Published: 16:32, 05 September 2019
| Updated: 22:59, 05 September 2019
A fitness fanatic left paralysed while working in Ibiza may never know why it's happened.
Hayley Bray from Deal had been working in a nursery within a 5* Spanish hotel for three months when she was admitted to hospital with what was thought to be a urine tract infection on June 12.
But within 48 hours the 26-year-old from Deal had lost all feeling in her arms and legs and was heavily sedated.
Her younger sister Sadie Bray, 24, said: "We just have no idea what we're dealing with so you can't prepare.
"You can't look at other cases and stories. We're just dealing with the unknown.
"After 10 weeks of tests and samples, doctors have told us that 99% of these results have been negative. It's crazy that we might never know."
Sadie, who lives in Leeds, and has a different mother to Hayley, describes her sister as her best friend. Even while away, they would speak daily. She has been by her side everyday since.
She recalls: "Hayley messaged me on the Wednesday saying, 'It's really bizarre, I didn't sleep last night. I felt like my bones really hurt.'
"I said she should go to the doctors but she wanted to go to work."
Hayley went into work but her employer, travel company TUI, instructed her to leave work and seek medical attention.
Sadie added: "At the hospital her symptoms progressed rapidly. She couldn't sit up. In just 48 hours it took over her body and by the Friday she was paralysed."
But as this happened Sadie and her family had been unable to communicate with Hayley meaning they were unaware of her condition and location.
Feeling concerned, Sadie scoured through Hayley's Instagram friends' list in search of any familiar names who might be able to give re-assurance.
Eventually she found Hayley's manager who informed them of the seriousness of her condition. Both Sadie and her father Chris Bray, who lives in Bexhill, then flew to Ibiza, arriving on Saturday morning. They were later joined by Hayley's mum Jayne Jones from Deal.
Sadie said: "It was just so awful. When we arrived her manager came to pick us up and said to prepare ourselves, she's got lots of tubes attached to her and she's heavily sedated for her own comfort."
By this time, Hayley's lungs had failed and she was now being supported by a ventilator and also being fed through a tube.
Sadie said: "The doctors said she could hear us. If we spoke to her her heart rate would go up so she knew we were there.
"When she came around she was confused, we just re-assured her and said it's going to take time."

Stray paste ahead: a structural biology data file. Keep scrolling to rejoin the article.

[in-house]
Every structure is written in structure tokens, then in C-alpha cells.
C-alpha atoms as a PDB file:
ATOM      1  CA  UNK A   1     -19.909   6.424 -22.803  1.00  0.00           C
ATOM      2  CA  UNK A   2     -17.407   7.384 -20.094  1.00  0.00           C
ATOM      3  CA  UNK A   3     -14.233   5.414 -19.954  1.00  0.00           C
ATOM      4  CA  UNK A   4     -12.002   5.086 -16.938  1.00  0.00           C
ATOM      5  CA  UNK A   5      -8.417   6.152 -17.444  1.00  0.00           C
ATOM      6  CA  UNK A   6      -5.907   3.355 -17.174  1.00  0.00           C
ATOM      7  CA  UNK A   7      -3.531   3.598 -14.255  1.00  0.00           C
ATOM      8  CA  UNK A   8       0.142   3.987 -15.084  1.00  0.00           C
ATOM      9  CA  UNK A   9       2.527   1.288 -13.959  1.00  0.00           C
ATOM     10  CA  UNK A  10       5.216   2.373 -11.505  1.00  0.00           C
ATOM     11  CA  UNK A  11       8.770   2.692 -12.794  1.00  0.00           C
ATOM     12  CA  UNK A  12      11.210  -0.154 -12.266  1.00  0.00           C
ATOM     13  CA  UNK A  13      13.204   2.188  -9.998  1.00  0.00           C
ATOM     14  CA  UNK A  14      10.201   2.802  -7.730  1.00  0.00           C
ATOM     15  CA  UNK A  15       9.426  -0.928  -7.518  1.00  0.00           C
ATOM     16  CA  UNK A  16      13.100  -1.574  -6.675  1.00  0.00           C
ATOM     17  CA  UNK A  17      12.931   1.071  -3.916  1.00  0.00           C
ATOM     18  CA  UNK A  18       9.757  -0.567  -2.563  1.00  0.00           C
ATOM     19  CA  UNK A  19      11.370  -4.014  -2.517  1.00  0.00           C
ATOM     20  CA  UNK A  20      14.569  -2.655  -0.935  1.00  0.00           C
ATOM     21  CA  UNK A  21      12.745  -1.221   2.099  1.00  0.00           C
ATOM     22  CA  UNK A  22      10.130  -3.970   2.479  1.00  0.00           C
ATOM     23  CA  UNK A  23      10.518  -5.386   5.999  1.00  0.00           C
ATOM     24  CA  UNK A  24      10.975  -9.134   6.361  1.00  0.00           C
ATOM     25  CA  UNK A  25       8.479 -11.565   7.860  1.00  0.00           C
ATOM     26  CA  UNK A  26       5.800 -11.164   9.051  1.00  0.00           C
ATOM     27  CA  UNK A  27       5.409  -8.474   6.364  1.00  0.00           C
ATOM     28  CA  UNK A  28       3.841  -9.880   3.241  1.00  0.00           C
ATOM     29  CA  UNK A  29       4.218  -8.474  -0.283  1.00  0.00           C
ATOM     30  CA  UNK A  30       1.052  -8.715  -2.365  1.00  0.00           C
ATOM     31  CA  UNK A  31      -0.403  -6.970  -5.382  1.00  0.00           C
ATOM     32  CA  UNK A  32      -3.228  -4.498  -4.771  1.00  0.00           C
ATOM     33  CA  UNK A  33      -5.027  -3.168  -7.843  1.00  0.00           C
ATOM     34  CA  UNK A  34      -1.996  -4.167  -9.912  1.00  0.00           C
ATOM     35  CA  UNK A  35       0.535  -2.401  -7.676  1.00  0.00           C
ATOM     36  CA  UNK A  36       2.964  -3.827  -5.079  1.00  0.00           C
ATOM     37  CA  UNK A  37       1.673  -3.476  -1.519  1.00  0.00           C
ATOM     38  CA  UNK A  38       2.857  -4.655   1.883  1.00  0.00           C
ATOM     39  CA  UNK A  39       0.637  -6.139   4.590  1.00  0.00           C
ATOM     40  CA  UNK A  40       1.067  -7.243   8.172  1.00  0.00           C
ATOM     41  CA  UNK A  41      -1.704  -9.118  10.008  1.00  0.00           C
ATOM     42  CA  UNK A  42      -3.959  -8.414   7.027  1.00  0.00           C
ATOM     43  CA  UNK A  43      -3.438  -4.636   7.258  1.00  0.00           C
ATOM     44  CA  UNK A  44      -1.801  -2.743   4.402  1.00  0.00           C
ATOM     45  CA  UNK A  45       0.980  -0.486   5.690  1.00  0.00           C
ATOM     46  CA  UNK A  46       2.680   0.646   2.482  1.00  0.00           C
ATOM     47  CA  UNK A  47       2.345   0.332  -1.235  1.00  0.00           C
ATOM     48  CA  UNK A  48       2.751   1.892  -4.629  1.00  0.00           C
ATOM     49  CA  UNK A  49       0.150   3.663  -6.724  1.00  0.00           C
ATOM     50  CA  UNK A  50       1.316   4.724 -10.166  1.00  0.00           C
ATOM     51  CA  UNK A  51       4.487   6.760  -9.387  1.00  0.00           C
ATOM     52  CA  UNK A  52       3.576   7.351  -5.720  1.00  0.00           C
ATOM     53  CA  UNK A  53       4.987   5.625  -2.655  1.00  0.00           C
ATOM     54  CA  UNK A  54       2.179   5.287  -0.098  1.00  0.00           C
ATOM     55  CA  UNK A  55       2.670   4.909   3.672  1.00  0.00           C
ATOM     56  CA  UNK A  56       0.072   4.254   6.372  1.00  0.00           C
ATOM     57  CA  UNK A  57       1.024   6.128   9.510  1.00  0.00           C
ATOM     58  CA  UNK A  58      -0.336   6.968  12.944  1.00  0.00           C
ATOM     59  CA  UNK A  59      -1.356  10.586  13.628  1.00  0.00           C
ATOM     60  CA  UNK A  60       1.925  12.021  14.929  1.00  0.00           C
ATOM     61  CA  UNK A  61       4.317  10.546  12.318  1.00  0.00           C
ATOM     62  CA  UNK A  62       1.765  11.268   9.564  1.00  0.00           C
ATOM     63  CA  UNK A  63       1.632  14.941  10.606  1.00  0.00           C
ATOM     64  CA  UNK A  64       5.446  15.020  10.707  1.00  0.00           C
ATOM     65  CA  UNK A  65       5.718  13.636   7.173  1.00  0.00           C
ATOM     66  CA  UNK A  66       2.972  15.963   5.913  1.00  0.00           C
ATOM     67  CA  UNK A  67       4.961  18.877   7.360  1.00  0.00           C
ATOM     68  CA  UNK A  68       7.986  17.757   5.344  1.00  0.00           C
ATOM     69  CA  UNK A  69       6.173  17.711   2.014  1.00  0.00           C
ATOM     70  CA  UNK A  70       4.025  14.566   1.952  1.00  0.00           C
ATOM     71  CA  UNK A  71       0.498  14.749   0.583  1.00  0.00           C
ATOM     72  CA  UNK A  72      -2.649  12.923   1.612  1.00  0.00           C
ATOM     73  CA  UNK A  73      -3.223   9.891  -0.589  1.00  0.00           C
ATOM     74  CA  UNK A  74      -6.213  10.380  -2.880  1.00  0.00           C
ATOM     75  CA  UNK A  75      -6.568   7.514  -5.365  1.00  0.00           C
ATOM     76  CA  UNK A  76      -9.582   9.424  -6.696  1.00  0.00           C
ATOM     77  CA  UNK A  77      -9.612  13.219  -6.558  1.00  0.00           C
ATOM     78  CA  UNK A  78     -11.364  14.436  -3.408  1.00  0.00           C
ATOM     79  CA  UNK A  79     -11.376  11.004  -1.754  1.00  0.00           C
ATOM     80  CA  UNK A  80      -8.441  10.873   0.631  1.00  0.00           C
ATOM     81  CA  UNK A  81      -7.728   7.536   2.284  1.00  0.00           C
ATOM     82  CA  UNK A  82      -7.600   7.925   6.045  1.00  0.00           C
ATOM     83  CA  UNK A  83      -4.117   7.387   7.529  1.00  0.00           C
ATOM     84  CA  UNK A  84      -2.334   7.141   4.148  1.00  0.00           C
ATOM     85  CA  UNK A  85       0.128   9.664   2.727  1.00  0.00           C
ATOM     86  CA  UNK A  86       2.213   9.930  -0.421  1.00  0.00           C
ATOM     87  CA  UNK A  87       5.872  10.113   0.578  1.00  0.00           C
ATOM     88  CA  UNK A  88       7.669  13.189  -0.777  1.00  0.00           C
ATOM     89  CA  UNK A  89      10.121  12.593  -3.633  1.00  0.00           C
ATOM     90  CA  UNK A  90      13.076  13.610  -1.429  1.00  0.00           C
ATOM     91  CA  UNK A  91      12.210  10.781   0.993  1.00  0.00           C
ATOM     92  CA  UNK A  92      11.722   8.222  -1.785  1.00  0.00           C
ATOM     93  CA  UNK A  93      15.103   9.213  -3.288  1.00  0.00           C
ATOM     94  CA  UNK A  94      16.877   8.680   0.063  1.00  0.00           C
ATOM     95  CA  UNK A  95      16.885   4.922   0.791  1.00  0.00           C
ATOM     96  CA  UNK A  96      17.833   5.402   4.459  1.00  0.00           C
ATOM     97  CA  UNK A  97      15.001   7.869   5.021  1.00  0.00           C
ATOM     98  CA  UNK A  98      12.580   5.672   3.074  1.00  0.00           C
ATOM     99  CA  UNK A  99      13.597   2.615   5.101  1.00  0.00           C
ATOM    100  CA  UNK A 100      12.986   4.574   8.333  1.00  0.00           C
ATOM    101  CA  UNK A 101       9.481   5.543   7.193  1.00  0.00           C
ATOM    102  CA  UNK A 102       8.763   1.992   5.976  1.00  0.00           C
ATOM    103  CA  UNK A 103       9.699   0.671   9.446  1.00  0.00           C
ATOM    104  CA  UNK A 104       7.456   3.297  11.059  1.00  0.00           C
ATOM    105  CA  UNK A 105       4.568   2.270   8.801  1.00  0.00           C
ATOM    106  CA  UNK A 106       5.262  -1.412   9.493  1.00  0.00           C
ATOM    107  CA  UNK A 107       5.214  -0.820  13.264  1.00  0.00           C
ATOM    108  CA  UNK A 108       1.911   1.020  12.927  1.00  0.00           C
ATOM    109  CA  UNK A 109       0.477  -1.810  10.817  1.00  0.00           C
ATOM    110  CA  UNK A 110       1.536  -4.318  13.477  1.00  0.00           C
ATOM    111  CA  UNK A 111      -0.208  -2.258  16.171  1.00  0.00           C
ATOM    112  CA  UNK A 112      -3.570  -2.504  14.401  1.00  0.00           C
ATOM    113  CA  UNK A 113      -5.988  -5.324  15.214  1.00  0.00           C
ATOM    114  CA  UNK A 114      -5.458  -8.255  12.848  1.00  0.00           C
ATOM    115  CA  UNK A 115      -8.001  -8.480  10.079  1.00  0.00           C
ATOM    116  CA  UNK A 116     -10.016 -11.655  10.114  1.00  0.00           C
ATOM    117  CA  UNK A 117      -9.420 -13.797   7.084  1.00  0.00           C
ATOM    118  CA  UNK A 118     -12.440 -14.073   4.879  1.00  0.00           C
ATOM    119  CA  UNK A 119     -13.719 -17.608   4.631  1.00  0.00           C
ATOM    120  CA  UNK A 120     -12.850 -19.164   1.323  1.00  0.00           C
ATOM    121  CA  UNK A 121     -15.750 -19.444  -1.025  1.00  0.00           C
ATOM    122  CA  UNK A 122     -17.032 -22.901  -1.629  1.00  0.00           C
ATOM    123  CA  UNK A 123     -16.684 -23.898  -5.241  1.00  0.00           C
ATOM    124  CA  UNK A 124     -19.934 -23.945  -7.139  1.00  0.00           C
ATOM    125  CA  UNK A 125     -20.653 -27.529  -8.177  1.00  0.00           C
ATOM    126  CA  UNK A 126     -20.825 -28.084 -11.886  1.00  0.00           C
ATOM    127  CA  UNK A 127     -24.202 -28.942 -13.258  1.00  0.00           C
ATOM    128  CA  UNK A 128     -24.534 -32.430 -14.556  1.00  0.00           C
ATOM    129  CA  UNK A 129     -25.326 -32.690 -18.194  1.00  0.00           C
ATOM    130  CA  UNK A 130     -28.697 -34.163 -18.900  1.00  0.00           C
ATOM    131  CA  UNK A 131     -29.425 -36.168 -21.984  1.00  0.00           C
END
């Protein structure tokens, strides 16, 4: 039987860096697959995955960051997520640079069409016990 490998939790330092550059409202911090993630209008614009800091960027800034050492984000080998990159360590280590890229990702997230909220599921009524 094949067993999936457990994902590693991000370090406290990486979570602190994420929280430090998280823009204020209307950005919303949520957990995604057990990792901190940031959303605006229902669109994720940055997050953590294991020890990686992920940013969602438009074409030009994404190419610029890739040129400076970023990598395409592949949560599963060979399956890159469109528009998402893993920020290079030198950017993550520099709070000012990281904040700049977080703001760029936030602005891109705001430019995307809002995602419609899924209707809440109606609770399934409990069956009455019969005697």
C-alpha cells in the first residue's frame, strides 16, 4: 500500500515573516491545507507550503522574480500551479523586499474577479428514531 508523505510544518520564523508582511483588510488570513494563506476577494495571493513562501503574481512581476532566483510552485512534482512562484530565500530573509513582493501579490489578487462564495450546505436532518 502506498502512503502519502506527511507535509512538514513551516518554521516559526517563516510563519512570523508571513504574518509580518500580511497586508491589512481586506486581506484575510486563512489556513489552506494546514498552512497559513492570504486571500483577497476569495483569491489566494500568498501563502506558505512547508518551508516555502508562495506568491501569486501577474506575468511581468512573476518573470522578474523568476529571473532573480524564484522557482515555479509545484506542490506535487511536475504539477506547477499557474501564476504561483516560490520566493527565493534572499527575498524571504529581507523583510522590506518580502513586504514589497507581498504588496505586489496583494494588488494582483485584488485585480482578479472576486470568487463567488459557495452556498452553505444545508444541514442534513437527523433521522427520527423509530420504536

Hayley was then airlifted to a larger hospital in Majorca, where she received special treatment called Plasma Exchange Therapy - a process that cleans the blood by removing antibodies in the hope of reversing the paralysis.
She experienced some improvement in her arms but it wasn't the result the family or professionals were after. She also suffered a collapsed lung setting her recovery back slightly.
By this point, Hayley was beginning to communicate but it was limited.
Sadie said: "We would have to lip read or we'd spell out the alphabet and she'd nod."
On July 26, six weeks after Hayley was taken ill, she was flown by private air ambulance back to the UK, arriving at Stansted Airport and then transported by road to Kent and Canterbury Hospital where she remains in intensive care.
Sadie said: "Since returning to England she's made great improvements. She is now breathing on her own and is able to eat a puréed diet.
"Hayley doesn’t yet have the stomach muscles to cough so still has a mini tracheotomy fitted to suction fluid off her lungs.
"She still has no feeling or movement in her legs and requires one to one care throughout the day.
"The amazing physio team are helping to build her muscles back, working on her arms, hands and core.
"Hayley has down days but she'd been absolutely amazing.
"She still cracks jokes and smiles. She's still the bubbly Hayley we all know and she knows she hasn't got to face this on her own."
Tests at all three hospitals for auto-immune and viral infections have been unable to determine what has happened to Hayley.
She has been told that she faces up to a year in hospital and after that rehabilitation will be needed.
Sadie said: "As a family, we just want the best for Hayley.
"There's a specialist neurological centre in Kent where she would receive 22 hours of intense physio a week and she'd be with people who are all going through the same thing.
"We really want Hayley to feel comfortable where she is."
The centre costs £3,700 a week. Hayley may also need home adaptations and a wheelchair.
Her family launched a JustGiving page on Monday, September 2 which has collected almost £6,000 in four days.
An extra £3,000 has been donated to an American JustGiving page set up by her brother Jamie Bray who lives in New York.
Sadie said: "We're all overwhelmed. Hayley didn't think she'd get many donations but she'd been inundated with messages.
"It's so lovely to know how many people care. We're so grateful."
Fundraising will continue throughout Hayley's time in hospital.
Sadie will be taking on the Yorkshire Three Peaks with friends while Jamie will run the Chicago Marathon on October 13.
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